One of the things the pandemic has done, particularly for new investors, is draw a superficial connection between fundamentals and stock prices.
Sometimes this logic works but the problem with it is that it generally doesn’t capture all of the nuances that make up a company’s operations.
Nowhere is this clearer than with AstraZeneca.
The pharmaceutical group’s shares reached record highs after crashing along with the rest of the market just under a year ago.
But shares in the company are now trading below pre-covid levels — not something you’d necessarily expect from a firm that looks set to play a major role in getting us out of the pandemic.
In part that reflects a lot of profit taking in Astra shares over the past six months. Every time the stock has rallied, it hasn’t taken long for there to be a sell off.
The market is also a forward-looking mechanism. So no sooner was the vaccine announced than shareholders started looking past the whole theme.
There are other factors at play here too though, showing that it’s not just a case of vaccine + company = guaranteed share price gains.
For one thing, Astra has pledged to produce its vaccine at cost.
Even though there may be some PR benefits to having done so, this means it’s hard to see the vaccine translating into a meaningful revenue boost for the group.
Of course, it’s pretty crass to think of things in this way and many shareholders probably won’t mind that the company isn’t profiting from a crisis.
Still, there will be plenty of speculators and other investors that are happy to think in those terms. In fact, it almost certainly explains why Astra shares got a big boost after news of its vaccine first emerged.
The subsequent realisation that there may not be much profit to be made here, along with the group being embroiled in a political spat with the European Union, may be the reason why Astra hasn’t seen its shares remain at prior highs.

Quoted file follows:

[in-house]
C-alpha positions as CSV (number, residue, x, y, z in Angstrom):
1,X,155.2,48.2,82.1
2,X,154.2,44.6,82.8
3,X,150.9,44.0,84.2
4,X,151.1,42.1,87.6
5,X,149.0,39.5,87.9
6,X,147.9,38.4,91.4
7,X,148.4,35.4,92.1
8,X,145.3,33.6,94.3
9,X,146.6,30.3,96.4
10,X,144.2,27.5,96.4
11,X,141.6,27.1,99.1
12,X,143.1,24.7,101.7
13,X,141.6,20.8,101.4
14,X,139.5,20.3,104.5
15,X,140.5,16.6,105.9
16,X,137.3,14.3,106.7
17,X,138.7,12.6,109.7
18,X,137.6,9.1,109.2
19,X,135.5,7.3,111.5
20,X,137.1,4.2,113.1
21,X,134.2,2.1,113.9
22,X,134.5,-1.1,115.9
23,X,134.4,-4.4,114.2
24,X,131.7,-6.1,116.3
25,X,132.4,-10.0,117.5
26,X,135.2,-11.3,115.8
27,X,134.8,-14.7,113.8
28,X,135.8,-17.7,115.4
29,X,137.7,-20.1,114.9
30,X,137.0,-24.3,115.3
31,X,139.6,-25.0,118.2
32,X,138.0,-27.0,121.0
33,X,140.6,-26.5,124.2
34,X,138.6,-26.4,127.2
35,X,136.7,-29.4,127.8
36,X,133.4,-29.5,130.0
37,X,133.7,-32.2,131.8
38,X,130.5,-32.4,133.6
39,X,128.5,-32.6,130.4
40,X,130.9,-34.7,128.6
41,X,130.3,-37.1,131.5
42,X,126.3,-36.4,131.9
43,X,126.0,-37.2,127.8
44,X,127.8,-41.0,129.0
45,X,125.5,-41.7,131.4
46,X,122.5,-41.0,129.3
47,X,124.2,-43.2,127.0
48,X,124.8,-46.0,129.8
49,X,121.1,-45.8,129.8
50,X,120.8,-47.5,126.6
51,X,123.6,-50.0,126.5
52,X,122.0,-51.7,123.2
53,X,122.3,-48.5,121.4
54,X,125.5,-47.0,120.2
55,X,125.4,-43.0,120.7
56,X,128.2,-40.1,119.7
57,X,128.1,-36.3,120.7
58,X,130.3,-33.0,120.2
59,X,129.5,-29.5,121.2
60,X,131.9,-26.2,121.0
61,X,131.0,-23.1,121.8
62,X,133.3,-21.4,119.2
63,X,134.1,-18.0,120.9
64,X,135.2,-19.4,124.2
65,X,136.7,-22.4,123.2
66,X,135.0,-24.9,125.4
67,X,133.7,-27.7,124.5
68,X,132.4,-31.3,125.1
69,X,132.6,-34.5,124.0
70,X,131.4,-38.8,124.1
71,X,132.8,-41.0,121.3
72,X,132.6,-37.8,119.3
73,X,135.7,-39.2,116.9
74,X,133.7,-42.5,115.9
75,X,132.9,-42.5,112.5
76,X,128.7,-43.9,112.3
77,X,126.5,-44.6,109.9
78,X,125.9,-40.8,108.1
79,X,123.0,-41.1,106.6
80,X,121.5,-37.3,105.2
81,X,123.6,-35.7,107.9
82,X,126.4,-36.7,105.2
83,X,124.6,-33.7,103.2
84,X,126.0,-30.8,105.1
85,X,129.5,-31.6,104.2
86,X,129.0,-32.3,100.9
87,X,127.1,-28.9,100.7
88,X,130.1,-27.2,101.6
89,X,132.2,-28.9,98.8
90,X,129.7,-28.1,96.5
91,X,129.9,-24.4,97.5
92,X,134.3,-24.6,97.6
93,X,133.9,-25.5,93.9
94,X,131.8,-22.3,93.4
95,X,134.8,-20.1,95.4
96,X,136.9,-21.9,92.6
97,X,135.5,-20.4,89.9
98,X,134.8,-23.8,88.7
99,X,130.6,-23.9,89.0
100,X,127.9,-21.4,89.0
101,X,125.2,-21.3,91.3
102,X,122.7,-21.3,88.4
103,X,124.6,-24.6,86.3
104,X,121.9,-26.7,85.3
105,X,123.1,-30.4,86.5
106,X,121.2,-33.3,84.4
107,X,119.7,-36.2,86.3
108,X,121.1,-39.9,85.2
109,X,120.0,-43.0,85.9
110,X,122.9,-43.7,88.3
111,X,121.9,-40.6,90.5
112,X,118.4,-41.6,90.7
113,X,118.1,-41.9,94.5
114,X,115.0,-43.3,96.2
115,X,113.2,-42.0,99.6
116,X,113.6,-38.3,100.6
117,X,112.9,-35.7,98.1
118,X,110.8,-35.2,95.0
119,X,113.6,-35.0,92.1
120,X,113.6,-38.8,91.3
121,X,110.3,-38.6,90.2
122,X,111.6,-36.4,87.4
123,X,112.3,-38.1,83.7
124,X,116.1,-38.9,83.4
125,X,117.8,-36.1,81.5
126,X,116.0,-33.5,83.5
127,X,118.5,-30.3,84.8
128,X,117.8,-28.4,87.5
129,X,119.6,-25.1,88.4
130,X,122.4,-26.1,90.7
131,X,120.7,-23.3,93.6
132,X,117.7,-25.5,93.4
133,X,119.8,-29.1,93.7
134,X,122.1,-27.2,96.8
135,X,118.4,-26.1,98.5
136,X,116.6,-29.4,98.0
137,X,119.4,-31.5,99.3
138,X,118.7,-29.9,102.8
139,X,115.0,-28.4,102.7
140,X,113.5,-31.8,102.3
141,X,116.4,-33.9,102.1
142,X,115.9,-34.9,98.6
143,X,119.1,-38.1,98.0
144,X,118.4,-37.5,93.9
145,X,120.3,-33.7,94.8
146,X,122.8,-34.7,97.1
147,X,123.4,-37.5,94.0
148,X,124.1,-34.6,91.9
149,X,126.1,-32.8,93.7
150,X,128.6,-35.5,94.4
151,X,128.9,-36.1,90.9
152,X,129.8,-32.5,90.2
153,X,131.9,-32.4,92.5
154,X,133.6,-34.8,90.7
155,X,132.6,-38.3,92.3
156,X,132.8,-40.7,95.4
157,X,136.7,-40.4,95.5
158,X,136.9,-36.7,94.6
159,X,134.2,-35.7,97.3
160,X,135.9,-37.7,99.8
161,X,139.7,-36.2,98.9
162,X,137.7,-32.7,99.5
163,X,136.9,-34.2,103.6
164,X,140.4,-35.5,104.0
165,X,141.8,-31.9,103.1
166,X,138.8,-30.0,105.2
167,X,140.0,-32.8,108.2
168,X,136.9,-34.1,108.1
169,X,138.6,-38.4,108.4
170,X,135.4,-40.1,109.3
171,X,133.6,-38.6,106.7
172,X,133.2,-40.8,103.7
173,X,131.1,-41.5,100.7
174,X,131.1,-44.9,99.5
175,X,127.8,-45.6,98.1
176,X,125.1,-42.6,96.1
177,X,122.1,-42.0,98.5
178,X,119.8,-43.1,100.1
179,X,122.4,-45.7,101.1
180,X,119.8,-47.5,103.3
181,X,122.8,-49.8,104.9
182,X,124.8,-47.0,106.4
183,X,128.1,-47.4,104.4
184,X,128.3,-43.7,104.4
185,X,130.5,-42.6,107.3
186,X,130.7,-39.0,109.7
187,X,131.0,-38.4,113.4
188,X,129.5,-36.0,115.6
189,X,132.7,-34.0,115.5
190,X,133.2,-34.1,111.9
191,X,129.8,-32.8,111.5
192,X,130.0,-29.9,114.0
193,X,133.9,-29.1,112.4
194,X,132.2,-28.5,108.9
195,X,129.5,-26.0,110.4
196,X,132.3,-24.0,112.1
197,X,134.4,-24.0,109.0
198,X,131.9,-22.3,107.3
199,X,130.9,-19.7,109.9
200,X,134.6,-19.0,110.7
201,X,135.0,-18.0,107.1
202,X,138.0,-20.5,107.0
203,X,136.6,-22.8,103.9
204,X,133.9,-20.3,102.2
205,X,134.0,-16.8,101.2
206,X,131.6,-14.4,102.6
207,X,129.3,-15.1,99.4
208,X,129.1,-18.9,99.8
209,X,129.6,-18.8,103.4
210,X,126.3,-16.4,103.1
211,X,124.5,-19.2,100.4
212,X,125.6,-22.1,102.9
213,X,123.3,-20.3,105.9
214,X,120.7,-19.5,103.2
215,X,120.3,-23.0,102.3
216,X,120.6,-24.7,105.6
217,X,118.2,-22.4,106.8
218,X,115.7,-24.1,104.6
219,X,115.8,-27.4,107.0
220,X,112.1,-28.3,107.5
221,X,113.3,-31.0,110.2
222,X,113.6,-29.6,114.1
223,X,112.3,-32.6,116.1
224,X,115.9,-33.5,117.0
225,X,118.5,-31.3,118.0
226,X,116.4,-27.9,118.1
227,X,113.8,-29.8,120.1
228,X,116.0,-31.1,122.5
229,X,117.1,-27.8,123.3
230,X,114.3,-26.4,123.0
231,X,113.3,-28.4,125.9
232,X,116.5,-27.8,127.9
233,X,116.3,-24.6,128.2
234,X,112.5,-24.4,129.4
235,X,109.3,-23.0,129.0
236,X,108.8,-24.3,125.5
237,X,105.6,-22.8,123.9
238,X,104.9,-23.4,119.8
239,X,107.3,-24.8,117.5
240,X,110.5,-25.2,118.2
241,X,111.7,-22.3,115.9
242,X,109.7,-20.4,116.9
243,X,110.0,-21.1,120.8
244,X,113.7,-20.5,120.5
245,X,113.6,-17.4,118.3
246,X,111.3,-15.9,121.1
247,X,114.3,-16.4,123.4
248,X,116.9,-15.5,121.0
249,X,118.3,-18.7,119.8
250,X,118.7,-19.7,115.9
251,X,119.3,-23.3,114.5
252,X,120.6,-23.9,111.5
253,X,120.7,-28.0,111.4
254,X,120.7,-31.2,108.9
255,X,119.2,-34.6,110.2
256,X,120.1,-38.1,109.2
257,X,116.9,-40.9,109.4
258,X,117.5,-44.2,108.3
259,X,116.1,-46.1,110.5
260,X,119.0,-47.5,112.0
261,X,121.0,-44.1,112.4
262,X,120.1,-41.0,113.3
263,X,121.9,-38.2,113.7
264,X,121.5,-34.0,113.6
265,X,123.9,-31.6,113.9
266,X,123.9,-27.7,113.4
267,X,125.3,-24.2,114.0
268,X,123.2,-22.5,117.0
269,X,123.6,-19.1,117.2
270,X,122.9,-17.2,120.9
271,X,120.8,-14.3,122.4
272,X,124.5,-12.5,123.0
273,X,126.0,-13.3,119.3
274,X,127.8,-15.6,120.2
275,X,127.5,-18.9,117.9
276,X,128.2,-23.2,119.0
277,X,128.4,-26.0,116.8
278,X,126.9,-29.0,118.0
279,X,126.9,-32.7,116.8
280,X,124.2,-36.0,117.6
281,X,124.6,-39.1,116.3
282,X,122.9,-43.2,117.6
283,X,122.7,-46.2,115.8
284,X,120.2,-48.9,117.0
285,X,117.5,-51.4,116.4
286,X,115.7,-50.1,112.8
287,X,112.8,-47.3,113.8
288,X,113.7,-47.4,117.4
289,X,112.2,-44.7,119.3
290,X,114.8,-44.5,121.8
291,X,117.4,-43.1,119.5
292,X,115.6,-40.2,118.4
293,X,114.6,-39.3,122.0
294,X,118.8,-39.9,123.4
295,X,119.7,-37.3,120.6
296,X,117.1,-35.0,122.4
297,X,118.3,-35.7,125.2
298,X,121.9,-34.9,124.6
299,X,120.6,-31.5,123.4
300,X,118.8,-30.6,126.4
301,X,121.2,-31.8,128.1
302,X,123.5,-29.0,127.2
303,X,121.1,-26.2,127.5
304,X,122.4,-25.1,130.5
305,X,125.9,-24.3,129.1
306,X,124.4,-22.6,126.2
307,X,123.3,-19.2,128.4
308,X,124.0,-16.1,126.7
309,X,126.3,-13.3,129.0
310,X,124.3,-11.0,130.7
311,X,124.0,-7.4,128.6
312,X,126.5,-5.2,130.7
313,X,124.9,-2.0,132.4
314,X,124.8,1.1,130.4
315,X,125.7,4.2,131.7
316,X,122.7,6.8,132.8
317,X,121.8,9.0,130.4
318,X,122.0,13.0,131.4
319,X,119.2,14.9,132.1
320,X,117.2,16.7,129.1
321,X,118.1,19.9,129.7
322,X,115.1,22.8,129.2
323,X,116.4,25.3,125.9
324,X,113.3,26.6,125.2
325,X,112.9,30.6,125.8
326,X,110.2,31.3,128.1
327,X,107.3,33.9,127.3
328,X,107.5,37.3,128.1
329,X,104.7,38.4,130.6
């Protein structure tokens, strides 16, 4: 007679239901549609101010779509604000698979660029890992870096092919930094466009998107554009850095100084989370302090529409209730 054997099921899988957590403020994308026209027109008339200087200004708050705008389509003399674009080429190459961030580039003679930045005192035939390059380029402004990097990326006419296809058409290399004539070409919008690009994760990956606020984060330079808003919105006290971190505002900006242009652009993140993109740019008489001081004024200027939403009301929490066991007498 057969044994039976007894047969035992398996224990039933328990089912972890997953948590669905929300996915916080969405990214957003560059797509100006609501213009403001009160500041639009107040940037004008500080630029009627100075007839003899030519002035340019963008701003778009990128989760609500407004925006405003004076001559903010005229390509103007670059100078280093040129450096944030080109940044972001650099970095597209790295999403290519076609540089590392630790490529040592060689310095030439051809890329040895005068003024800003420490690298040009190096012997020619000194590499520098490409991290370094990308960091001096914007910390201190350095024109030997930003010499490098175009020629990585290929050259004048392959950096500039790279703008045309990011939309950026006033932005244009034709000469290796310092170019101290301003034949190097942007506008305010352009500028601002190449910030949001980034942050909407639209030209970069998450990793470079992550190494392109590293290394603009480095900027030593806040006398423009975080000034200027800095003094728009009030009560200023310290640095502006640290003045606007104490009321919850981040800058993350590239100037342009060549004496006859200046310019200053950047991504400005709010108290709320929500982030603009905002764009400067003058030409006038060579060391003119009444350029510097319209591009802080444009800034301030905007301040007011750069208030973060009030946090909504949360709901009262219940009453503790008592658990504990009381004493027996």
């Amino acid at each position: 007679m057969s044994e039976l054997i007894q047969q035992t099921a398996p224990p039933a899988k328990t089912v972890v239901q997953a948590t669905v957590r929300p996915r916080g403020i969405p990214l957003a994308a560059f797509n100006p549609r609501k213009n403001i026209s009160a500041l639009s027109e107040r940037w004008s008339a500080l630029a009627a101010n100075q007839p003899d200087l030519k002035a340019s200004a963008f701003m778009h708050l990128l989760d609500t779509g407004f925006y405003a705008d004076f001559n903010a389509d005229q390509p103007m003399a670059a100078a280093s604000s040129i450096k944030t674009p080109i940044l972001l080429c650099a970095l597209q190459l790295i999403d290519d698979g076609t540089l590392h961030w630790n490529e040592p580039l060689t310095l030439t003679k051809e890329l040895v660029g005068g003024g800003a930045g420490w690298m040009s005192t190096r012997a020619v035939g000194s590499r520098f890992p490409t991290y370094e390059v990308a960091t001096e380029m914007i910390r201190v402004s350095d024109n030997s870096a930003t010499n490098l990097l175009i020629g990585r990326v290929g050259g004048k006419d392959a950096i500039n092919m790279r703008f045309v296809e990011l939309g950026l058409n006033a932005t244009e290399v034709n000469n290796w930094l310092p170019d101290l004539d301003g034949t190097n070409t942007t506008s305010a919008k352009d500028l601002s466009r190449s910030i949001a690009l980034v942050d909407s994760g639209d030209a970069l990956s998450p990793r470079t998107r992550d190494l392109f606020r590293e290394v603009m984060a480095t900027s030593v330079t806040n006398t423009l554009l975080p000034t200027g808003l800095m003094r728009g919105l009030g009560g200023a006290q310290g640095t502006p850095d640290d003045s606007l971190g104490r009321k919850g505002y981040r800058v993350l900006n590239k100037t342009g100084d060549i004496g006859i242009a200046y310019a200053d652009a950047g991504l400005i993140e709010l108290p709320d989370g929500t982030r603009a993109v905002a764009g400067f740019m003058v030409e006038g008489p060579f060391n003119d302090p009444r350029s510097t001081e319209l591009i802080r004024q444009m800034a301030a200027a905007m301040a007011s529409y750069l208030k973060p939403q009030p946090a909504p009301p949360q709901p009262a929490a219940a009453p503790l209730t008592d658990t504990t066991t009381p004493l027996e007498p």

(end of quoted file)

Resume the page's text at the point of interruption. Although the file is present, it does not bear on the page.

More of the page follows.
But the thing is, there are still some pretty murky details here. Astra has agreed to sell at cost until the ‘end’ of the pandemic.
The question is who determines when that is. Some reports indicate that it could come in July but that would almost certainly still leave hundreds of millions, if not billions, of people without the requisite injections.
Given the limelight it finds itself in, it’s hard to see Astra bumping up prices even if it's able to.
But crazier things have certainly happened and, in the annual report it released on Thursday morning, the pharma company said that it would publish more details about the vaccine rollout in its next quarterly report, leaving investors scratching their head as to what to expect.
That report did, however, provide some good news for shareholders.
For one thing, the group reaffirmed its commitment to a full-year $2.80 dividend, something that has kept pension funds and other big investors happy for over a decade.
More importantly, revenues for 2020 were up close to 10%, with an operating profit margin of 19%.
The company also reported that it had made $7.4bn in the final three months of last year.
That was 11% up on 2019 and substantially more than the $6.5bn to $6.8bn many analysts had predicted.
And this was not due to some corona-inspired bump. Astra managed to improve its sales with a mixture of new and existing drugs.
Given that we’ve seen so many people stay away from hospitals and GP’s offices or not able to get appointments, that’s pretty good going.
Astra shareholders will have been particularly pleased to see sales growth in those new products.
A perpetual problem pharmaceutical companies face is patents coming to an end. Expired patents mean they lose the ability to be the only company selling certain drugs.
So shareholders will have been happy to see sales increasing in products like Fasenra, a newer drug which is still patented, offsetting a decline in Pulmicort sales, a drug that is out of patent.
Pharma companies are constantly eyeing up their next patent cliff and planning ahead to have at least one other big source of revenue to overlap, when the time comes. That’s what makes the sector’s smaller one-trick ponies so risky, and why the huge firms spend so much on research and development.
Thursday’s results may also be a sign that Astra still has some growth prospects in it. After a few years in the doldrums, revenue has grown in small amounts over the past two years.
That growth rate may change this year when the conglomerate completes its £29bn acquisition of US pharmaceuticals business Alexion.
Judging by the reaction to the acquisition so far, Astra still has to do some convincing to get shareholders on board with the deal.
Acquisitions, particularly large ones like this, can often turn out to be too costly and time-consuming to be worthwhile.
But if the two companies can cut costs through synergies and work together to develop new drugs, then the merger could represent a solid growth opportunity for Astra shareholders.
Unfortunately Thursday’s report didn’t give much indication as to what we can expect here. We’ll just have to wait for more updates as the deal approaches completion later this year.
In the meantime we can probably expect more ups and downs in Astra’s share price as the vaccine rollout continues.
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